Many people know that eggs are incredibly nutritious. Eggs are even classified as a “superfood.” According to Healthline, a boiled egg contains a multitude of healthy nutrients, including Vitamin A, Folate, Vitamin B5, Vitamin B12, Vitamin B2, Phosphorus, and Selenium. In addition, it raises HDL which stands for high-density lipoprotein. However, there may be a downside to eating eggs in excess.
A study from Gizmodo states that a “daily consumption of a certain amount of cholesterol, a key nutrient of eggs, is linked to a modest increase in the risk of cardiovascular disease and early death.” The average American eats about 300 milligrams of cholesterol a day. Studies show cholesterol intake can lead to an increase in unhealthier low-density lipoprotein cholesterol.
After experiments, they found out that “there was a 17 percent increased risk of cardiovascular disease associated with every extra 300 milligrams of dietary cholesterol a day, along with an 18 percent increased risk of early death, even after adjusting for factors like the amount of calories eaten per day.” Therefore, scientists recommend to monitor your cholesterol intake. The yolk of the egg is the main source of cholesterol. Therefore, if people want to reduce their cholesterol intake, they may want to eat only the egg whites, instead of the whole egg.
There may be some side effects to eating an excess amount of eggs. One egg contains about 186 milligrams of cholesterol. According to San Francisco Gate, the “Dietary Guidelines for Americans used to recommend a cholesterol intake of no more than 300 mg.” That means consuming two eggs for breakfast can lead to excessive cholesterol intake. Eggs also contain saturated fat which can increase levels of LDL. Side effects can lead to heart disease and diabetes.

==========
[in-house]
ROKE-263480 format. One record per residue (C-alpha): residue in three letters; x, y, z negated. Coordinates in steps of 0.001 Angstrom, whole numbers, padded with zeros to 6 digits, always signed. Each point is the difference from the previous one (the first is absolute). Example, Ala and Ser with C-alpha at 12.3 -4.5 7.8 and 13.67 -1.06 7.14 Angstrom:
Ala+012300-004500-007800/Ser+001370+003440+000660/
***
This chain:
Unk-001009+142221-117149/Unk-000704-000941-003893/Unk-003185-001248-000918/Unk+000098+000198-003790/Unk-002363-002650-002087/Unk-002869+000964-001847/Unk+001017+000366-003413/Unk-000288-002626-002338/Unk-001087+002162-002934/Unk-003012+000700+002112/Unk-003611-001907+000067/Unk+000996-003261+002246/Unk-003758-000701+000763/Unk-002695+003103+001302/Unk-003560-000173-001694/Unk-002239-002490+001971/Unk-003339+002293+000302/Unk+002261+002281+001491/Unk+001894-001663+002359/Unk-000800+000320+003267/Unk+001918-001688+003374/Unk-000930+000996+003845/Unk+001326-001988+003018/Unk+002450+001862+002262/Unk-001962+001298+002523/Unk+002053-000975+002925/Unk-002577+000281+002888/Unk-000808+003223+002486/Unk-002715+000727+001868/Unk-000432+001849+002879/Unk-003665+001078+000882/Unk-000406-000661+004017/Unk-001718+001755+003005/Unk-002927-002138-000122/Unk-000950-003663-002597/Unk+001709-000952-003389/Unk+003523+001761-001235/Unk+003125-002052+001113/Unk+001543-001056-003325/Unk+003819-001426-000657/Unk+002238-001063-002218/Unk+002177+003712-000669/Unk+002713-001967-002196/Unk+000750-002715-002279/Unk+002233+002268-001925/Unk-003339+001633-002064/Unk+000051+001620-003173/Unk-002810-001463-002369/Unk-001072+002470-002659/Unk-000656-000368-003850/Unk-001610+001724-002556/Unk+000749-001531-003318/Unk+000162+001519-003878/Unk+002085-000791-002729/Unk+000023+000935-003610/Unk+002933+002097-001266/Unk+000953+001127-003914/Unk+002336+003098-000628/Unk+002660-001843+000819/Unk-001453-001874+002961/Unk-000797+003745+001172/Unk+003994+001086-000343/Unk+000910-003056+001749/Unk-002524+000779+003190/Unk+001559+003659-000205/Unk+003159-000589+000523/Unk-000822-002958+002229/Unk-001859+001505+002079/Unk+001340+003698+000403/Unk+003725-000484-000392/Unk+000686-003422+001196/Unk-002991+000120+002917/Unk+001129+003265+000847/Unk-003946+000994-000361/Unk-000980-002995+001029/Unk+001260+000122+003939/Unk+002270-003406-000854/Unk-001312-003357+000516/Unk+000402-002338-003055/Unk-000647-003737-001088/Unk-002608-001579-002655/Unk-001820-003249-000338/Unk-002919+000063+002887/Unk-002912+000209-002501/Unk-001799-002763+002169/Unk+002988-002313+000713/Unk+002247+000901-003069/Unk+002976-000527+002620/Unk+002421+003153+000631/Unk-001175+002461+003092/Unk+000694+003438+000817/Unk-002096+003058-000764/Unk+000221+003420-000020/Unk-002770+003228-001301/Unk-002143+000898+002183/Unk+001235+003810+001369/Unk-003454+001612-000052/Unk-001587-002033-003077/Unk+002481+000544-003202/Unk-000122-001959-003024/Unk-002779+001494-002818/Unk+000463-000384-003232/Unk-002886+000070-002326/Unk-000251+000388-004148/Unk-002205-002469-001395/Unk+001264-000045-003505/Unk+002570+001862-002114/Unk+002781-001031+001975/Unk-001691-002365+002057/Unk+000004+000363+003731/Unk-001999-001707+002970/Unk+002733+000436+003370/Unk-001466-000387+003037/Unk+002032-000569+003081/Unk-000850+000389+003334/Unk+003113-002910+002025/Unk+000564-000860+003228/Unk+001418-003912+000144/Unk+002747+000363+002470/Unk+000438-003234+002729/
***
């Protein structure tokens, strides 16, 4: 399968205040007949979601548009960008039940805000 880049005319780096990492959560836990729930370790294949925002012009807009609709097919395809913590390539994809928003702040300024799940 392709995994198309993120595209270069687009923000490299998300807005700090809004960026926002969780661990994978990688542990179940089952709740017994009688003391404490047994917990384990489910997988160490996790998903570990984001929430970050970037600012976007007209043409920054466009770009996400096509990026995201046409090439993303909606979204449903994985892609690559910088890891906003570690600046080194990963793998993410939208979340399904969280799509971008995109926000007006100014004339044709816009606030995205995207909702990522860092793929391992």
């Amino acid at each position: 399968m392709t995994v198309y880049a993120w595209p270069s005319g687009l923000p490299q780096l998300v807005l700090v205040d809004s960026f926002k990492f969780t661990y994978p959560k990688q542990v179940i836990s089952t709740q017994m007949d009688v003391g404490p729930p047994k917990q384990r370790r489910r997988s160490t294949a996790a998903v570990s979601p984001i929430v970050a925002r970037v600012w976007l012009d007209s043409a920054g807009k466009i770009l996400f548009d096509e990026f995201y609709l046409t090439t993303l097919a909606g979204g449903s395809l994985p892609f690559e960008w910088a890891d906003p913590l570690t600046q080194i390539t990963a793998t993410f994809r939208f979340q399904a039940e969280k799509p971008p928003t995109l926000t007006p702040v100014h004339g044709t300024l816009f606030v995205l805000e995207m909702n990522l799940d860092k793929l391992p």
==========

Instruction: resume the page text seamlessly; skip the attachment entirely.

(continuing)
Different types of eggs may be healthier to eat than others. Free-range eggs tend to be more nutritious than others. These eggs are lower in saturated fat and cholesterol than regular eggs. They provide essential nutrients like beta carotene, omega-3 fats and vitamins A and E. Therefore, to minimize cholesterol and fat intake, free-range eggs may be the better choice.
Anisa Khan, a student from The Science Academy STEM Magnet says that eggs are her least favorite food. She dislikes the smell, taste, visual appearance, and feel about them. However, she says, “everyone else in my family usually consume multiple eggs a day,” thinking they are very nutritious. Likewise, most people believe that eggs are healthy and are beneficial to their health. However, it is important to know that eating too many can actually lead to negative effects on one’s health.
Rachel Lee, Grade 9
The Science Academy